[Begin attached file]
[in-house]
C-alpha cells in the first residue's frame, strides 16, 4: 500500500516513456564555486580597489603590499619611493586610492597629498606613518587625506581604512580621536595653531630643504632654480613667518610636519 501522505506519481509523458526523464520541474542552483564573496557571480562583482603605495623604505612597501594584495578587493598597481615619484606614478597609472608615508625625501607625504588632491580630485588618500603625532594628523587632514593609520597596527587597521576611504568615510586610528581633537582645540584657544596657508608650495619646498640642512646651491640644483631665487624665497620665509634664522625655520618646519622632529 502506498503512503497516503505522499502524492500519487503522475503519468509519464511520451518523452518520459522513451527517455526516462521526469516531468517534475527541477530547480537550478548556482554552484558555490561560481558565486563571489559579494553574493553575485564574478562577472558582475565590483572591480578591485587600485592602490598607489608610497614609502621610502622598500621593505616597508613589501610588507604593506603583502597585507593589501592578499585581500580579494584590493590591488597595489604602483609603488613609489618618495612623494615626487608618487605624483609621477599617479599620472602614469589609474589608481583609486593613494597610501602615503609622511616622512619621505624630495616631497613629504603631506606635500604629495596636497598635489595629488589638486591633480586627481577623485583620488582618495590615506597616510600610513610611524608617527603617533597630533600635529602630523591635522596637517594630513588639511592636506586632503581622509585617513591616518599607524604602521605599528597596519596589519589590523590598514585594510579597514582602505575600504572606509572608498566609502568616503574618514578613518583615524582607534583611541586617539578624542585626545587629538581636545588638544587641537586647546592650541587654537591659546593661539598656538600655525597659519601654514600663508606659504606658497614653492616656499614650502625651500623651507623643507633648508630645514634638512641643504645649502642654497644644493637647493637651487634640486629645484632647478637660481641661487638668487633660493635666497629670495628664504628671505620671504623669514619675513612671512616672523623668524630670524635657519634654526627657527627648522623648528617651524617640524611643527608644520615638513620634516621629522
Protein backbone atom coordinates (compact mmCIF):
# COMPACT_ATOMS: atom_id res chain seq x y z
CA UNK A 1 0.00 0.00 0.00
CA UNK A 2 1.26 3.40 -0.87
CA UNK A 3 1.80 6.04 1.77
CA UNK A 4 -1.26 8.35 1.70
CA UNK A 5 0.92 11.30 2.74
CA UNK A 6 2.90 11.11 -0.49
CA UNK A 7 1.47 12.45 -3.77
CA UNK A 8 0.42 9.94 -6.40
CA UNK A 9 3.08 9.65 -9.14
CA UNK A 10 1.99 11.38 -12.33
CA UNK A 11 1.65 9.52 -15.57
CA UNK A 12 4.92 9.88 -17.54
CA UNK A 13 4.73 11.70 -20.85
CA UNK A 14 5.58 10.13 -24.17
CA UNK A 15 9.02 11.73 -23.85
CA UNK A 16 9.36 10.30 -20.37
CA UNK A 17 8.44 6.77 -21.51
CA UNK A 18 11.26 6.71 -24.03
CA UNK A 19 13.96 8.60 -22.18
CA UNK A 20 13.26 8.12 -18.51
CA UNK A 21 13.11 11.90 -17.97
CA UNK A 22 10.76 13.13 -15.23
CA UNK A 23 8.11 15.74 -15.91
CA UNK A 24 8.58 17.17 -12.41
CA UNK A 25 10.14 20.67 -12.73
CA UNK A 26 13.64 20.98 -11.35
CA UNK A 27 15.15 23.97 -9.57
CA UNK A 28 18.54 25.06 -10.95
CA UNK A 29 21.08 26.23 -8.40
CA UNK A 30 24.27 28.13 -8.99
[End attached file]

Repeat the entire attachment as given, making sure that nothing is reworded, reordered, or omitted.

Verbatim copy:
[in-house]
C-alpha cells in the first residue's frame, strides 16, 4: 500500500516513456564555486580597489603590499619611493586610492597629498606613518587625506581604512580621536595653531630643504632654480613667518610636519 501522505506519481509523458526523464520541474542552483564573496557571480562583482603605495623604505612597501594584495578587493598597481615619484606614478597609472608615508625625501607625504588632491580630485588618500603625532594628523587632514593609520597596527587597521576611504568615510586610528581633537582645540584657544596657508608650495619646498640642512646651491640644483631665487624665497620665509634664522625655520618646519622632529 502506498503512503497516503505522499502524492500519487503522475503519468509519464511520451518523452518520459522513451527517455526516462521526469516531468517534475527541477530547480537550478548556482554552484558555490561560481558565486563571489559579494553574493553575485564574478562577472558582475565590483572591480578591485587600485592602490598607489608610497614609502621610502622598500621593505616597508613589501610588507604593506603583502597585507593589501592578499585581500580579494584590493590591488597595489604602483609603488613609489618618495612623494615626487608618487605624483609621477599617479599620472602614469589609474589608481583609486593613494597610501602615503609622511616622512619621505624630495616631497613629504603631506606635500604629495596636497598635489595629488589638486591633480586627481577623485583620488582618495590615506597616510600610513610611524608617527603617533597630533600635529602630523591635522596637517594630513588639511592636506586632503581622509585617513591616518599607524604602521605599528597596519596589519589590523590598514585594510579597514582602505575600504572606509572608498566609502568616503574618514578613518583615524582607534583611541586617539578624542585626545587629538581636545588638544587641537586647546592650541587654537591659546593661539598656538600655525597659519601654514600663508606659504606658497614653492616656499614650502625651500623651507623643507633648508630645514634638512641643504645649502642654497644644493637647493637651487634640486629645484632647478637660481641661487638668487633660493635666497629670495628664504628671505620671504623669514619675513612671512616672523623668524630670524635657519634654526627657527627648522623648528617651524617640524611643527608644520615638513620634516621629522
Protein backbone atom coordinates (compact mmCIF):
# COMPACT_ATOMS: atom_id res chain seq x y z
CA UNK A 1 0.00 0.00 0.00
CA UNK A 2 1.26 3.40 -0.87
CA UNK A 3 1.80 6.04 1.77
CA UNK A 4 -1.26 8.35 1.70
CA UNK A 5 0.92 11.30 2.74
CA UNK A 6 2.90 11.11 -0.49
CA UNK A 7 1.47 12.45 -3.77
CA UNK A 8 0.42 9.94 -6.40
CA UNK A 9 3.08 9.65 -9.14
CA UNK A 10 1.99 11.38 -12.33
CA UNK A 11 1.65 9.52 -15.57
CA UNK A 12 4.92 9.88 -17.54
CA UNK A 13 4.73 11.70 -20.85
CA UNK A 14 5.58 10.13 -24.17
CA UNK A 15 9.02 11.73 -23.85
CA UNK A 16 9.36 10.30 -20.37
CA UNK A 17 8.44 6.77 -21.51
CA UNK A 18 11.26 6.71 -24.03
CA UNK A 19 13.96 8.60 -22.18
CA UNK A 20 13.26 8.12 -18.51
CA UNK A 21 13.11 11.90 -17.97
CA UNK A 22 10.76 13.13 -15.23
CA UNK A 23 8.11 15.74 -15.91
CA UNK A 24 8.58 17.17 -12.41
CA UNK A 25 10.14 20.67 -12.73
CA UNK A 26 13.64 20.98 -11.35
CA UNK A 27 15.15 23.97 -9.57
CA UNK A 28 18.54 25.06 -10.95
CA UNK A 29 21.08 26.23 -8.40
CA UNK A 30 24.27 28.13 -8.99